Original languageEnglish (US)
Pages (from-to)1108-1115
Number of pages8
JournalJournal of diabetes science and technology
Volume5
Issue number5
DOIs
StatePublished - 2011

Fingerprint

Glucose 1-Dehydrogenase
Flavin-Adenine Dinucleotide
Biosensing Techniques
Tears
Biosensors
Glucose
Glucose Oxidase
Glucose oxidase
Glucose sensors
Assays
Signal-To-Noise Ratio
Signal to noise ratio
Amperometric sensors
Xylose
Oxidation
Maltose
Sensors
Enzymes
Lactose
Mannose

Keywords

  • Biosensor
  • Diabetes mellitus
  • Glucose dehydrogenase flavin adenine dinucleotide
  • Tear glucose monitoring

ASJC Scopus subject areas

  • Endocrinology, Diabetes and Metabolism
  • Internal Medicine
  • Bioengineering
  • Biomedical Engineering

Cite this

Lan, K., McAferty, K., Shah, P., Lieberman, E., Patel, D. R., Cook, C. B., & LaBelle, J. (2011). A disposable tear glucose biosensor - Part 3: Assessment of enzymatic specificity. Journal of diabetes science and technology, 5(5), 1108-1115. https://doi.org/10.1177/193229681100500511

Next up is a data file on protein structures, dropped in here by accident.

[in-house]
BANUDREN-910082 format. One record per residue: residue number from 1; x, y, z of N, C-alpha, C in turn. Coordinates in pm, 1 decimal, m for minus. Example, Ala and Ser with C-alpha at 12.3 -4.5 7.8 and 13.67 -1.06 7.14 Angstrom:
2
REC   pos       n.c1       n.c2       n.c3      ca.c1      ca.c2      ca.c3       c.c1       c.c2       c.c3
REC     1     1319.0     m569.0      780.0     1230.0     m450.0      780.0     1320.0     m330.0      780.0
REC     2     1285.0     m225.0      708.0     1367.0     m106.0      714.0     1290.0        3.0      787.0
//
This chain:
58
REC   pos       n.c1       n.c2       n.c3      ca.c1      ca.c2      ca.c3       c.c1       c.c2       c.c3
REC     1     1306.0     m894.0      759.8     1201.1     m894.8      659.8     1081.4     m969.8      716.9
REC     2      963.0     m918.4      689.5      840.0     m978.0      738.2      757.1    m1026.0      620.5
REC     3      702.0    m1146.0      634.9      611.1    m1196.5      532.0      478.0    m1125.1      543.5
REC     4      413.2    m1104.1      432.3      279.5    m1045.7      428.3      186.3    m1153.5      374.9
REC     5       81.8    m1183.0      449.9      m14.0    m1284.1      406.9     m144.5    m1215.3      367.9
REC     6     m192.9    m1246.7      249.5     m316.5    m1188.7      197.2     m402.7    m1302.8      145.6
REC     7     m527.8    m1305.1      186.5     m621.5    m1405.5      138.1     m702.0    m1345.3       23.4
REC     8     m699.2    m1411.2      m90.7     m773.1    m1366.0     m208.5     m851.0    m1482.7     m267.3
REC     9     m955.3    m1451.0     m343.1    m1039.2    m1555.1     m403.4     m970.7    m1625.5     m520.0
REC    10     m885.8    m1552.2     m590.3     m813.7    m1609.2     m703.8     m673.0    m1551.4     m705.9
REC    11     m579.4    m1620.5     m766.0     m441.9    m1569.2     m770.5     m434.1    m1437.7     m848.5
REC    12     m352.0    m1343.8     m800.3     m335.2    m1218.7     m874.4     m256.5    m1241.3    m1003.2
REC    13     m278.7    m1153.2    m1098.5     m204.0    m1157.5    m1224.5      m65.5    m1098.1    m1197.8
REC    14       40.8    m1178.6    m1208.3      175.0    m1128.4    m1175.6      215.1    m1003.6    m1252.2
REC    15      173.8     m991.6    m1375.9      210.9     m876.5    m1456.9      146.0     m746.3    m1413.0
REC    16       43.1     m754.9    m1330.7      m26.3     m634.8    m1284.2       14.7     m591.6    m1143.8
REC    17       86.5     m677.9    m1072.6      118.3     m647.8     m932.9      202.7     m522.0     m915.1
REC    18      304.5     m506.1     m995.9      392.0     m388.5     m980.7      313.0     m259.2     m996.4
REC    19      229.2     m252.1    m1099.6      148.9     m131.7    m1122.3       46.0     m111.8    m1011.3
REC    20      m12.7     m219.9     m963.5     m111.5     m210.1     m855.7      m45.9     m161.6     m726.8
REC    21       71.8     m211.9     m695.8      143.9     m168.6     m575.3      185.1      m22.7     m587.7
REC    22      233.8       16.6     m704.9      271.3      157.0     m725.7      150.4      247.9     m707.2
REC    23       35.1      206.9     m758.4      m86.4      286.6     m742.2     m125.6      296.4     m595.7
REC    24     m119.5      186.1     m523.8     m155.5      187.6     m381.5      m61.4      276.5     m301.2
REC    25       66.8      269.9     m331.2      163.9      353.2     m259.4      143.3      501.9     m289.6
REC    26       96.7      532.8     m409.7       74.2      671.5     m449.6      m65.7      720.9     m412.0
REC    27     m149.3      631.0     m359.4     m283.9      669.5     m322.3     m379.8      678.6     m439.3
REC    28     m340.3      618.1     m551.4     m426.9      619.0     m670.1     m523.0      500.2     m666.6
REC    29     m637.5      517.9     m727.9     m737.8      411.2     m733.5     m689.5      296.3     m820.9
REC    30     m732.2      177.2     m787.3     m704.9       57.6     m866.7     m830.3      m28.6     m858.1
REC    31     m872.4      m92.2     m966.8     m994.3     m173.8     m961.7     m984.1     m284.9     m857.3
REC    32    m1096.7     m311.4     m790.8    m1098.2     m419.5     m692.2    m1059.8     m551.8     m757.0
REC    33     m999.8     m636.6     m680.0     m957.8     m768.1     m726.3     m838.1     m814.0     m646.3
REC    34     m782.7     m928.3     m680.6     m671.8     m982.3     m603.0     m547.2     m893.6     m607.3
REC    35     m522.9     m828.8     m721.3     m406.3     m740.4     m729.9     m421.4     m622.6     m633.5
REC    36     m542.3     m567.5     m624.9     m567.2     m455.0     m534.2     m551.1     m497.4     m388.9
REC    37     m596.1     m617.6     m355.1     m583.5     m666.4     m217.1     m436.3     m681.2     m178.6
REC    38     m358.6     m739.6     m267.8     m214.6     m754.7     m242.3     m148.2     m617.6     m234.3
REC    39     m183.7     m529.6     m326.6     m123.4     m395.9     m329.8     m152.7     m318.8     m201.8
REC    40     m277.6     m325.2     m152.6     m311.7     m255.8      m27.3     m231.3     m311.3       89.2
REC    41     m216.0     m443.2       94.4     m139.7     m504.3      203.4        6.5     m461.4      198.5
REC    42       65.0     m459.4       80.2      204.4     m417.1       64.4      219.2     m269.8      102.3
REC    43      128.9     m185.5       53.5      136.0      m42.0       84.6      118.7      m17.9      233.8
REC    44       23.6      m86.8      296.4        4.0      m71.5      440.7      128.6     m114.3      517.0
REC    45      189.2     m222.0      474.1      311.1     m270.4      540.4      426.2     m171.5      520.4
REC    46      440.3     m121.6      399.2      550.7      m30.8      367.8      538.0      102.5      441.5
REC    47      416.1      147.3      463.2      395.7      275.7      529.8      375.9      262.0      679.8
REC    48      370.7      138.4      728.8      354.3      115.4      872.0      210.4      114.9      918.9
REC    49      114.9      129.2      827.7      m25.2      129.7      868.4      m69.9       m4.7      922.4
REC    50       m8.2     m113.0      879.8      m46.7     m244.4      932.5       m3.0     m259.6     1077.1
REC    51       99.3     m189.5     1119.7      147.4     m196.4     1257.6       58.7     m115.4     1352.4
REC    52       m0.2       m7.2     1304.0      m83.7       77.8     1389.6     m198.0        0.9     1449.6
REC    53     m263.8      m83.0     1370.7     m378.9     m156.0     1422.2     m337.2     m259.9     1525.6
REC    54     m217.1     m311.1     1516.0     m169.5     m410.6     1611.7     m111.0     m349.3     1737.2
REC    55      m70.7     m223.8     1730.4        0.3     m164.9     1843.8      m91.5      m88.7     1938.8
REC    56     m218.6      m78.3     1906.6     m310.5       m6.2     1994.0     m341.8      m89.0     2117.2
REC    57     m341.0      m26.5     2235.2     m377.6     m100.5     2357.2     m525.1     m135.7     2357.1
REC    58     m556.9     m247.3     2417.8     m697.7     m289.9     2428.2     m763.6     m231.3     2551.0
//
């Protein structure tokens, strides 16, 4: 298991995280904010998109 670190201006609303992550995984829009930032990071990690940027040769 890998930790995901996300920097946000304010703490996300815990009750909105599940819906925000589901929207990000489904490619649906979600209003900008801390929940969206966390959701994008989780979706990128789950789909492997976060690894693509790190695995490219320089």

A disposable tear glucose biosensor - Part 3 : Assessment of enzymatic specificity. / Lan, Kenneth; McAferty, Kenyon; Shah, Pankti; Lieberman, Erica; Patel, Dharmendra R.; Cook, Curtiss B.; LaBelle, Jeffrey.

In: Journal of diabetes science and technology, Vol. 5, No. 5, 2011, p. 1108-1115.

Research output: Contribution to journalArticle

Lan, K, McAferty, K, Shah, P, Lieberman, E, Patel, DR, Cook, CB & LaBelle, J 2011, 'A disposable tear glucose biosensor - Part 3: Assessment of enzymatic specificity', Journal of diabetes science and technology, vol. 5, no. 5, pp. 1108-1115. https://doi.org/10.1177/193229681100500511
Lan, Kenneth ; McAferty, Kenyon ; Shah, Pankti ; Lieberman, Erica ; Patel, Dharmendra R. ; Cook, Curtiss B. ; LaBelle, Jeffrey. / A disposable tear glucose biosensor - Part 3 : Assessment of enzymatic specificity. In: Journal of diabetes science and technology. 2011 ; Vol. 5, No. 5. pp. 1108-1115.